Take, for example, the number 40. When God sent the great flood to destroy the wicked people while preserving only Noah and his family – and preserving the life of animals and birds – Genesis 7:12 says that it rained for 40 days and 40 nights. Moses spent 40 days and 40 nights on Mt. Sinai when God gave him and us the Ten Commandments – and when the Children of Israel rebelled against the God who had led them from the slavery of Egypt, they were forced to spend 40 years wandering in the wilderness before their children could finally enter the Promised Land. Following His baptism, Jesus spent 40 days in the wilderness as Satan tempted him. Last Thursday marked Christ’s ascension into heaven – an event that took place 40 days following His resurrection. What you see here is a pattern – a pattern of the number 40 representing either a period of testing, a period of preparation, or a critical period of God’s redemptive history of His people.
Another symbolic number – one that is less often used but which has great importance – is the number 12. In the Book of Genesis we learn how God chose the 12 sons of Jacob to be His covenant people. Those sons and their families – better known as the 12 Tribes of Israel – were given more than just the promise of a homeland flowing with milk and honey. More importantly, they were given the promise of being the ancestors of the Messiah, the Promised One who would lead them not only from temporary, painful human bondage, but from the deadly and eternal spiritual bondage of sin.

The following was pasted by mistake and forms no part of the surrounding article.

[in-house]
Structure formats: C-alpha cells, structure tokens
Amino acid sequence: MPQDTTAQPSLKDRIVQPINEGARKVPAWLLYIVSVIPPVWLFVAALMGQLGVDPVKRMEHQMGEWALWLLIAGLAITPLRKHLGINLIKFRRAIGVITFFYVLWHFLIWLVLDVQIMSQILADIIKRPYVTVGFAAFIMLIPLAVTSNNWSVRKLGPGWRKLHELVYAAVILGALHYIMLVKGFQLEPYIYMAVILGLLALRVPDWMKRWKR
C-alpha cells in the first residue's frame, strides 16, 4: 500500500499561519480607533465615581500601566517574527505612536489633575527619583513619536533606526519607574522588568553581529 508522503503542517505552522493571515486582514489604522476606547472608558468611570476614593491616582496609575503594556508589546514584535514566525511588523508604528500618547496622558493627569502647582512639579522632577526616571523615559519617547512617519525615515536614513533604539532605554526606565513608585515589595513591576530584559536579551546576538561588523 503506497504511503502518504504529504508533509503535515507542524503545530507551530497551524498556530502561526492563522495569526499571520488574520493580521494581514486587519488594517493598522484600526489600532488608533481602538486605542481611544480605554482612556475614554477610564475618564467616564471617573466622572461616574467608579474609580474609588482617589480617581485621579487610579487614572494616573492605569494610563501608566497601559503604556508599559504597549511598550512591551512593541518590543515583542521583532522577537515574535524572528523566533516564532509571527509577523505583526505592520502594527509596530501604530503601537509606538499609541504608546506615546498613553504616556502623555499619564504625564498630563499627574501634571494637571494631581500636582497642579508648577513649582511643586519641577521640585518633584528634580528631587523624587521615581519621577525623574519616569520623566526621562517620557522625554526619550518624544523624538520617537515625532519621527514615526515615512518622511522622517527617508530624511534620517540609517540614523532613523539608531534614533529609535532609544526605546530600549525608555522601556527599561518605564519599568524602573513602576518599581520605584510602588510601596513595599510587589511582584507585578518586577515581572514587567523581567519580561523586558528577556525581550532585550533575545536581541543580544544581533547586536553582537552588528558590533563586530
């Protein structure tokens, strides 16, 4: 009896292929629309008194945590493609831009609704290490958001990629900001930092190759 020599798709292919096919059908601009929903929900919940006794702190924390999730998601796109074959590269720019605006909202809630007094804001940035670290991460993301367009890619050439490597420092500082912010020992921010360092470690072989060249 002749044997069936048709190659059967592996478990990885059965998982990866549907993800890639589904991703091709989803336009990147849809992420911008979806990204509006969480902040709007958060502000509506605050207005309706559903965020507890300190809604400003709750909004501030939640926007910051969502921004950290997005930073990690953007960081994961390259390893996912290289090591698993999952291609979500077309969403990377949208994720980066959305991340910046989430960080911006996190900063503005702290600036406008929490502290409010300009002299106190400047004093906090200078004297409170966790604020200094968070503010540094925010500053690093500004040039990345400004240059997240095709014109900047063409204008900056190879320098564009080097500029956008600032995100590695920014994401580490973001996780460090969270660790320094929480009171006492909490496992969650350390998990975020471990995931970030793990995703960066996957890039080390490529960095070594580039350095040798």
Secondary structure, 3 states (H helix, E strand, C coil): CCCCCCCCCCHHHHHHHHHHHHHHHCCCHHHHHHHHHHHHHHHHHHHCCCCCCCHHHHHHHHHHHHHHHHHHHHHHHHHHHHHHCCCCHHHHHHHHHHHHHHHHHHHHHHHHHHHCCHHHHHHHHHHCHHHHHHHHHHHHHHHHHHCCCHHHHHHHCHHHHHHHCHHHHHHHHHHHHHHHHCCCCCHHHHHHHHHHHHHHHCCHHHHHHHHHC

God did, indeed, lead the 12 Tribes to the Promised Land. This great nation that had descended from the 12 sons of Jacob now began to live – or so it seemed – in one communion as God’s faithful people. But the oneness was often tested and was sometimes shattered. In the Book of Judges we read of conflict when members of the Tribe of Dan, who were unhappy with their portion of the Promised Land, so they set out to conquer new lands for themselves. Then we read of the Tribe of Benjamin being attacked by armies of the other 11 tribes. Under King David and King Solomon the 12 Tribes seemingly were united in peace. But following Solomon’s death, the Promised Land was broken into two nations, the nations of Israel and Judah. The 12 Tribes were broken apart, never again to be unified or complete. Just as sin had corrupted all of God’s creation when Adam and Eve first defied God, sin had likewise corrupted God’s chosen people, and they would never again – never in all of recorded history – be one.